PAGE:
Dirt roads are not trails. Period. By any sane definition of the term, a trail is a path or track and is by its very definition, a narrow space.
It seems so logical, right? Any mountain biker gets it: Single track is a narrow trail. Double track is two narrow trails, as left by the passage of a motorized vehicle over the ground. You know, tracks. Double. Two. Dos. It makes sense to me.
And yet, Land Managing agencies in the Bay Area (as well as others) insist on calling apples oranges. Take this laughable propaganda produced by the City of Walnut Creek in the California Bay Area:
These natural surface roads aren’t even dirt paths or dirt tracks. They’re roads. Designed for and suitable for vehicles used to patrol the areas, constructed with gravel and often graded. ROADS! Not trails!
Somehow these things were defined this way and written into policy at agencies all over.
Because of policies and definitions created by affluent white people, mountain bikers in Walnut Creek should avoid riding single track trails in the Walnut Creek Open Space, and stick to riding the natural surface roads measuring 8′ feet wide or wider.
Oh, and remember, don’t ride it fast. They explain it in the video.
We’ve ridden bikes at Walnut Creek before. I’m happy to say I avoided riding dirt roads in Walnut Creek as much as possible. And I rode the narrow patches of dirt as fast as my legs and the traction of my tires would allow. And it was awesome.
But I digress. Can we just call it what it is? These are service roads. Rich white people in Walnut Creek don’t want “hotshot” or “extreme” mountain bikers on their trails, and for the last two decades this has been their way of throwing mountain bikers a bone. Kind of a “fuck you” with a smile if you will.
Defining trails. But not as Single Track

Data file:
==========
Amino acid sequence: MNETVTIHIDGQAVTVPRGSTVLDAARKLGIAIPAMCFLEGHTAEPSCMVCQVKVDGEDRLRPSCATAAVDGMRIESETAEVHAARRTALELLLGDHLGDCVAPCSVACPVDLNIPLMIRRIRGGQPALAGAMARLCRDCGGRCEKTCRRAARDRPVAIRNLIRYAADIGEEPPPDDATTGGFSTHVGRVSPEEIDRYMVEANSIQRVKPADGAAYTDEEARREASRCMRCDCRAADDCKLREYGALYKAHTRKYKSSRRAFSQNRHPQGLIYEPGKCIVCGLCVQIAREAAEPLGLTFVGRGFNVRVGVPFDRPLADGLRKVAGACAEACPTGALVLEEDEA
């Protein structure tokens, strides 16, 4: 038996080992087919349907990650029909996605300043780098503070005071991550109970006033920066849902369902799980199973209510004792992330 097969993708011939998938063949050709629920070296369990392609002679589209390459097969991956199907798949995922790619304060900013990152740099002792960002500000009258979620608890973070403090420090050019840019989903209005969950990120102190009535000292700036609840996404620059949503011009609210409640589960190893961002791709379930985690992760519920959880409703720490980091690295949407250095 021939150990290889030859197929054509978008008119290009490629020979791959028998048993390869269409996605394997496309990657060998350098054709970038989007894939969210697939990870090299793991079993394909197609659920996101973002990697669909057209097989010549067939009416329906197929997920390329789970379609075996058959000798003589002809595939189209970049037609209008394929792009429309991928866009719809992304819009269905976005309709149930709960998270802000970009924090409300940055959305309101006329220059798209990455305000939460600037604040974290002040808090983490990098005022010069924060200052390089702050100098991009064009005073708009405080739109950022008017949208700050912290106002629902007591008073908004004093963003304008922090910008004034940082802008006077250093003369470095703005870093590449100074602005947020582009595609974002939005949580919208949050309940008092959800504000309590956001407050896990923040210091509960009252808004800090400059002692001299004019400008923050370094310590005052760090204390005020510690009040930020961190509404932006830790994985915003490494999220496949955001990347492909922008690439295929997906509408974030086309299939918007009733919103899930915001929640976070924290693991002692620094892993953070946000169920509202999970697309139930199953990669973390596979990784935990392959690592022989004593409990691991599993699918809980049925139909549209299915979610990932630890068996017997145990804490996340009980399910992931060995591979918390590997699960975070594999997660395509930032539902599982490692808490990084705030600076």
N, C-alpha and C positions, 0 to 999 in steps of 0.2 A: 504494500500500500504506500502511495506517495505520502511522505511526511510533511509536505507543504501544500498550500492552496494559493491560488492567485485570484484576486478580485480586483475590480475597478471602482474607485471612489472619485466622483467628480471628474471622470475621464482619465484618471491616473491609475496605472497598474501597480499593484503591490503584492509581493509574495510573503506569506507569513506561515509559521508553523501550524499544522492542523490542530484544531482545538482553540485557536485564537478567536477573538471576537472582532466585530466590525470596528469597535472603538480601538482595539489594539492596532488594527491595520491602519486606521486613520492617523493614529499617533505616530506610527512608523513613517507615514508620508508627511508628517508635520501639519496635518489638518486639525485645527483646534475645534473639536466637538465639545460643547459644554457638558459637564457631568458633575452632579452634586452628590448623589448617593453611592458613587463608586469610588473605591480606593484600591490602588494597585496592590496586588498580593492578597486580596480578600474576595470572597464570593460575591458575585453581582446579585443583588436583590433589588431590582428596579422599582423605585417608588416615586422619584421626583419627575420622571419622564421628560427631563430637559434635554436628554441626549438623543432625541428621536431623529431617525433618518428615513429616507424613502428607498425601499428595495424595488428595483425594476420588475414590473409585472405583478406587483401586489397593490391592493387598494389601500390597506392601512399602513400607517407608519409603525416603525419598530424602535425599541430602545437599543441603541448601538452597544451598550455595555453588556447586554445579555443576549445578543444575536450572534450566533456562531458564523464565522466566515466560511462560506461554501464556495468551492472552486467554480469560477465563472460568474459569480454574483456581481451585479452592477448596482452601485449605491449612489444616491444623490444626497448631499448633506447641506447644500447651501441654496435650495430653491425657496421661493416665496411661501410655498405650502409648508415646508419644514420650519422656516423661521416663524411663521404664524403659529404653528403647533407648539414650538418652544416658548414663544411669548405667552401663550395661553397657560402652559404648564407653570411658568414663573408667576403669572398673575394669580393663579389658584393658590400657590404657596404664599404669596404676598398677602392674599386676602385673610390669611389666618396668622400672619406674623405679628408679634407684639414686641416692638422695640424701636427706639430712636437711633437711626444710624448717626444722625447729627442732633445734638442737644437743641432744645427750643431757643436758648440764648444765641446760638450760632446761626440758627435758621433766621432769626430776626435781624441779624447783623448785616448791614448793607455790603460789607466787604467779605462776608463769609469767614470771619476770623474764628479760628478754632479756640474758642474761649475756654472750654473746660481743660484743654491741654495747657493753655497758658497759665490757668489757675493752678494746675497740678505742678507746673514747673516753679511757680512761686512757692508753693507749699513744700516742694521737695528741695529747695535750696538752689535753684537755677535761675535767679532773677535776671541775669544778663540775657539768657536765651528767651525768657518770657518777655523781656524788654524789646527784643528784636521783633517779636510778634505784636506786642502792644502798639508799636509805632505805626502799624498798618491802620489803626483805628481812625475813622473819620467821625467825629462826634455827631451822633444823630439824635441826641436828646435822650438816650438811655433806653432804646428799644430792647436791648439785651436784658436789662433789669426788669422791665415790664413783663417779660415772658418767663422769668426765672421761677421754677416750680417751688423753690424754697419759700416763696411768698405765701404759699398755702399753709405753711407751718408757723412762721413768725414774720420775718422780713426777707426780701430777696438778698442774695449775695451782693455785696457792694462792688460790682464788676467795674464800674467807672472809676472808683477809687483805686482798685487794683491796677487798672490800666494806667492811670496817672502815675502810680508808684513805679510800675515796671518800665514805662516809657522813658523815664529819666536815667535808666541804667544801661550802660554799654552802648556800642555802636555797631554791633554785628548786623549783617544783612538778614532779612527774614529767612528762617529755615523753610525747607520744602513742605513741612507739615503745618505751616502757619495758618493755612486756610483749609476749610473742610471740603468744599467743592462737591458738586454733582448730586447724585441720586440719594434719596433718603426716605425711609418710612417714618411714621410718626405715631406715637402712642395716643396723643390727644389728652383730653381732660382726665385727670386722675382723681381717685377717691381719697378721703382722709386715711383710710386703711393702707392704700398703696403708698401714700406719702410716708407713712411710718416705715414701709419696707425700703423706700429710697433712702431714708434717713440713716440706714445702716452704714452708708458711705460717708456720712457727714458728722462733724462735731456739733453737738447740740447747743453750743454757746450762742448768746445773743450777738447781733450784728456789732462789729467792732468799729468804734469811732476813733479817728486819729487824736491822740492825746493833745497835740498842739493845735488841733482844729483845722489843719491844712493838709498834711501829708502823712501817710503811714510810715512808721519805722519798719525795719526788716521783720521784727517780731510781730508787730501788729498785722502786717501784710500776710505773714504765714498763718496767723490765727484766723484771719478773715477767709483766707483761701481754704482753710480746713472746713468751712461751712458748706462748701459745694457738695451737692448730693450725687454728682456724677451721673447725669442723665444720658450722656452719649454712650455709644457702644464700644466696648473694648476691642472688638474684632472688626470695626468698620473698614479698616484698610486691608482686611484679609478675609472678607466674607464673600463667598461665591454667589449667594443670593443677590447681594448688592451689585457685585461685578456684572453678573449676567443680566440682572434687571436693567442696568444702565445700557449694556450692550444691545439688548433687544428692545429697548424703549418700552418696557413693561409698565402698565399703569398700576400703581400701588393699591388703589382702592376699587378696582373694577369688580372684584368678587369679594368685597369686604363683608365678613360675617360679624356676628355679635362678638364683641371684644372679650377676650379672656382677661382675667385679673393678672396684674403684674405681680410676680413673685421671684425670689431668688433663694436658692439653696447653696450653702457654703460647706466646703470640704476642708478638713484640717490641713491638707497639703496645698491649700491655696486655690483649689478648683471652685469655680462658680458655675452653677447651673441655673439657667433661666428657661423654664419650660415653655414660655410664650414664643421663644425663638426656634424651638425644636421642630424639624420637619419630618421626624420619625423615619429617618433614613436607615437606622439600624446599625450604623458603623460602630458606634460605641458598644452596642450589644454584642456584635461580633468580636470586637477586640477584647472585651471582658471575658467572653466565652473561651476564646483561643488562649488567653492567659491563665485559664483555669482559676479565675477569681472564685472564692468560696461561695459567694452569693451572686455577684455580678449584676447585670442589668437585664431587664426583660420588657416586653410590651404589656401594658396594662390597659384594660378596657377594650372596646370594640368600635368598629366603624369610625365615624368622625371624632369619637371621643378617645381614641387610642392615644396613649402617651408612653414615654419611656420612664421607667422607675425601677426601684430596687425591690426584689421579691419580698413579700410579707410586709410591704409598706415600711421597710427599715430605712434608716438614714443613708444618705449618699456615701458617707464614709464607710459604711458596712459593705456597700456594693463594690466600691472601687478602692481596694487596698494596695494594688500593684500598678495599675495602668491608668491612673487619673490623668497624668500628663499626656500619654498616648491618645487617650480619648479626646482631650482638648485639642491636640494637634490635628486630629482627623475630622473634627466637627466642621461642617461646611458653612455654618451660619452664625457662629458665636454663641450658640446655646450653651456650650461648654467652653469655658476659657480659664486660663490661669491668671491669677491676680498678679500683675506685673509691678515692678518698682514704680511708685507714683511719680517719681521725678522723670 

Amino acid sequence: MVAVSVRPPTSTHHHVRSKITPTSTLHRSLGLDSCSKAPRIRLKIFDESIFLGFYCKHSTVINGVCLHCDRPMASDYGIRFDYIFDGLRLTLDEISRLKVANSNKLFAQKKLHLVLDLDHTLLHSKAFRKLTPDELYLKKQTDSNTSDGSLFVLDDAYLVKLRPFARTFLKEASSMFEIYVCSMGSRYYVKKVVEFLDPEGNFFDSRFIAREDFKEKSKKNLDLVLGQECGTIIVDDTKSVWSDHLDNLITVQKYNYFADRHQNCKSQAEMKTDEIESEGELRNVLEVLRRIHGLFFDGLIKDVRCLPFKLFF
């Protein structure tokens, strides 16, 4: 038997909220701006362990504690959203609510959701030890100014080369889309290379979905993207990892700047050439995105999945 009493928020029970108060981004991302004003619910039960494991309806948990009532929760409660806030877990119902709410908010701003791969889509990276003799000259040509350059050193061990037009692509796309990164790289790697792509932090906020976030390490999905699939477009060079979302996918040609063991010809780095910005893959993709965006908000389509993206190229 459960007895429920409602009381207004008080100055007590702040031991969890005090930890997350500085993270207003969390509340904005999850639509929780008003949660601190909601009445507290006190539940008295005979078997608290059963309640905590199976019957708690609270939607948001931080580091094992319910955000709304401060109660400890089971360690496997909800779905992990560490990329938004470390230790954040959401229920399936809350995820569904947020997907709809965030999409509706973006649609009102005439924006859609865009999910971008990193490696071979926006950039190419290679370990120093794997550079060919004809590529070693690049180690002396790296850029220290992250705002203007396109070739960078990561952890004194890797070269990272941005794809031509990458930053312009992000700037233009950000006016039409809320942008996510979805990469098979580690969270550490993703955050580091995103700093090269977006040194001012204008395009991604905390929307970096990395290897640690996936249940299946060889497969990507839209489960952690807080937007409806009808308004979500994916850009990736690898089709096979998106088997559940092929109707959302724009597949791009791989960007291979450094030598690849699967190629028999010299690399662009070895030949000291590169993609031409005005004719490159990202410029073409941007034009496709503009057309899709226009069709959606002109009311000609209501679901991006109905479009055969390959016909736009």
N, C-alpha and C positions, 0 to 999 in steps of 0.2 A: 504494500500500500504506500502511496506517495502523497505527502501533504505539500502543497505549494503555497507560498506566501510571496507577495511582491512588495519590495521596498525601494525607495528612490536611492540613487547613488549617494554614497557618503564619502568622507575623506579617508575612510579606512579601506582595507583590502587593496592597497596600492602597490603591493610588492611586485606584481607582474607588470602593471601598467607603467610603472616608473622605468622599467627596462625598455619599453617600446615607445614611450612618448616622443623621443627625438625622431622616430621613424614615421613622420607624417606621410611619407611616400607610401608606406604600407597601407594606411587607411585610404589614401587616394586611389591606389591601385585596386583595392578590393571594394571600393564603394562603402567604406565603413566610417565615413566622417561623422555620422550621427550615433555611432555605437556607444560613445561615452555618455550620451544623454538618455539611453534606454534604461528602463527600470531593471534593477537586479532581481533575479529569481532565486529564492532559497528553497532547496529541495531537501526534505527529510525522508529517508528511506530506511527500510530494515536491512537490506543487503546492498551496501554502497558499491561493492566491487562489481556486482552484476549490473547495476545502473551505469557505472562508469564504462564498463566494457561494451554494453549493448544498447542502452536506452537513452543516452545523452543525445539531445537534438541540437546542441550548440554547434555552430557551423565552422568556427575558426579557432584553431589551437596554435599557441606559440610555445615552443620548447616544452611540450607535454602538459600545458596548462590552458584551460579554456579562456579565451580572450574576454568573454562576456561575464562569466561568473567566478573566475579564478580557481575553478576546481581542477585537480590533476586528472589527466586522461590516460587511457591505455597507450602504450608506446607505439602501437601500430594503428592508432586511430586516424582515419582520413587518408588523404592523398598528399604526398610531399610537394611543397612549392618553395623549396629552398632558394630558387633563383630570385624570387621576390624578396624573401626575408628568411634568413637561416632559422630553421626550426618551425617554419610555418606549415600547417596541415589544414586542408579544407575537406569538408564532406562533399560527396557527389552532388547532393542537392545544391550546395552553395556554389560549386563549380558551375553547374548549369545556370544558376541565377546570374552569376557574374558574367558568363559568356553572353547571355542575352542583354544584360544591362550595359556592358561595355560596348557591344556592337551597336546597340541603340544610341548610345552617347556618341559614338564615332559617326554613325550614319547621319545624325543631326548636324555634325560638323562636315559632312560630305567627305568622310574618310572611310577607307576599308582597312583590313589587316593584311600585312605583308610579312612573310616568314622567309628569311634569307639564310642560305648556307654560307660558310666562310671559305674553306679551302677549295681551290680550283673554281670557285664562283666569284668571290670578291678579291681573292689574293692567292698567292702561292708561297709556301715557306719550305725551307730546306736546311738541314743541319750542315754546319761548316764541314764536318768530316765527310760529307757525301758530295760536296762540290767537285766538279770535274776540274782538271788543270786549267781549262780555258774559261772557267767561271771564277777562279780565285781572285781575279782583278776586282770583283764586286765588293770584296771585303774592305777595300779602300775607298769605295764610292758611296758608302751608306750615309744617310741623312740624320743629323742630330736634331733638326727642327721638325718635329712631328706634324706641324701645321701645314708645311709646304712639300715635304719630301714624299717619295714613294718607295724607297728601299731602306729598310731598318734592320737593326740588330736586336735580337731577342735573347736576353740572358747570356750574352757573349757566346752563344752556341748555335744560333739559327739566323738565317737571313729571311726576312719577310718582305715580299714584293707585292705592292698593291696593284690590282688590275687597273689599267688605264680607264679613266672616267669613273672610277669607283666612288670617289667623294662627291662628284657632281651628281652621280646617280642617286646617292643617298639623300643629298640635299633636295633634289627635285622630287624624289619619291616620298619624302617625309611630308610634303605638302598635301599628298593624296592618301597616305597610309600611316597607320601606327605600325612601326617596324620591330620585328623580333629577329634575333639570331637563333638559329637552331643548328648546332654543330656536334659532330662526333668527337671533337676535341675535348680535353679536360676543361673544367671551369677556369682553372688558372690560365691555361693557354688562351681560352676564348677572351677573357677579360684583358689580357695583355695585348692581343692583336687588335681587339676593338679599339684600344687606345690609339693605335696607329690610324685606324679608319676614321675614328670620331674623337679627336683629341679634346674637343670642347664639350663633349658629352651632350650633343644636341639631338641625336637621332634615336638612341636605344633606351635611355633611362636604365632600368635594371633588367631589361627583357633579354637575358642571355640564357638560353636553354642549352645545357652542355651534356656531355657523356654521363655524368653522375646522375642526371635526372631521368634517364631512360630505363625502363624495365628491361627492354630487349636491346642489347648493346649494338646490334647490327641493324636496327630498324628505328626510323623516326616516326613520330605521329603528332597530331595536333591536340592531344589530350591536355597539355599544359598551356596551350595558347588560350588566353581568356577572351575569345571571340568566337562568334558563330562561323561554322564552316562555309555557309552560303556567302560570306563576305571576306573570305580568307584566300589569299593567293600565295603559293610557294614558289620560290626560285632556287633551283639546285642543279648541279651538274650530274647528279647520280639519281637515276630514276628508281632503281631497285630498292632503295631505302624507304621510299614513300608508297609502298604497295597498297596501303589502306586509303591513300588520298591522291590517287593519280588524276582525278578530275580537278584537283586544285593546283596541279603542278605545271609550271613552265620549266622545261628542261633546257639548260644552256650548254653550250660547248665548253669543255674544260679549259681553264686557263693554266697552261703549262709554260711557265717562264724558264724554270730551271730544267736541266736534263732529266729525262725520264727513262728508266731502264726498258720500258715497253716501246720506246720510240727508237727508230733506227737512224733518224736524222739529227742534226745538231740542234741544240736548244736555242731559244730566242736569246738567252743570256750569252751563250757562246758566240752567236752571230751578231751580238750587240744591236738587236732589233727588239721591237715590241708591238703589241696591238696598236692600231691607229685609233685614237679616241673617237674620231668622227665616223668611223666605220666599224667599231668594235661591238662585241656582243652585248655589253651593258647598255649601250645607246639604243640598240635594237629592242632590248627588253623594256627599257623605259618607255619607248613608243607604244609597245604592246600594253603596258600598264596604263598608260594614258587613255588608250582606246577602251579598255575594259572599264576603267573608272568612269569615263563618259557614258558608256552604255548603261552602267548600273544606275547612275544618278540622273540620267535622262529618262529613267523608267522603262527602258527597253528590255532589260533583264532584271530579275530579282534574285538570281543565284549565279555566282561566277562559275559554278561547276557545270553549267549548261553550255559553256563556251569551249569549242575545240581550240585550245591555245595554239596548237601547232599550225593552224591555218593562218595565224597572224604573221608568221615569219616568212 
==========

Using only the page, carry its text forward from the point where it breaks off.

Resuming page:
The East Bay Regional Parks made amendments to their master plan a few years ago in order to accommodate the growing user base of mountain bikers. Since they also defined these natural surface roads as “trails,” they had to actually create a new definition for what single track is, since apparently the term single track wouldn’t do.
In a Narrow Trail Study published in 2011 (just before the amendments to the master plan went into effect) they defined “narrow” trails as six inches up to six feet wide.
WTF? No seriously, take a look.
In the study, they found there was a rather wide variation in the definition of “narrow trail” among the San Francisco Bay Area agencies surveyed. Some Bay Area Park and Open Space managers define narrow trails as four to six feet wide.
UGH. Can we just call a road a road?
The best part is that this is going on all over the US. Take our current residence here in Portland, Oregon. Same shit, different state.
The most famous “trail” in the city, Leif Erikson Drive isn’t an actual trail.
On the Forest Park Conservancy website, they even say it was a road once traveled by automobiles. Now it’s a “wide forest trail.”
No. No. No. It’s a ROAD.
I’m aware that we as mountain bikers have 99 problems and a universal definition of the experience we want as recreational users is the least of them. This all just frustrates the hell out of me, and collectively, we as mountain bikers should be way more pissed off about this crap. If only we had some kind of organization. Maybe a group, some sort of association, a collective of mountain bikers that banded together that could generate enough political power to change or generate new land use policies and how lands are managed.
It could happen. But I’ll be realistic, it probably won’t, since we can’t even agree on tire size, much less wheel sizes.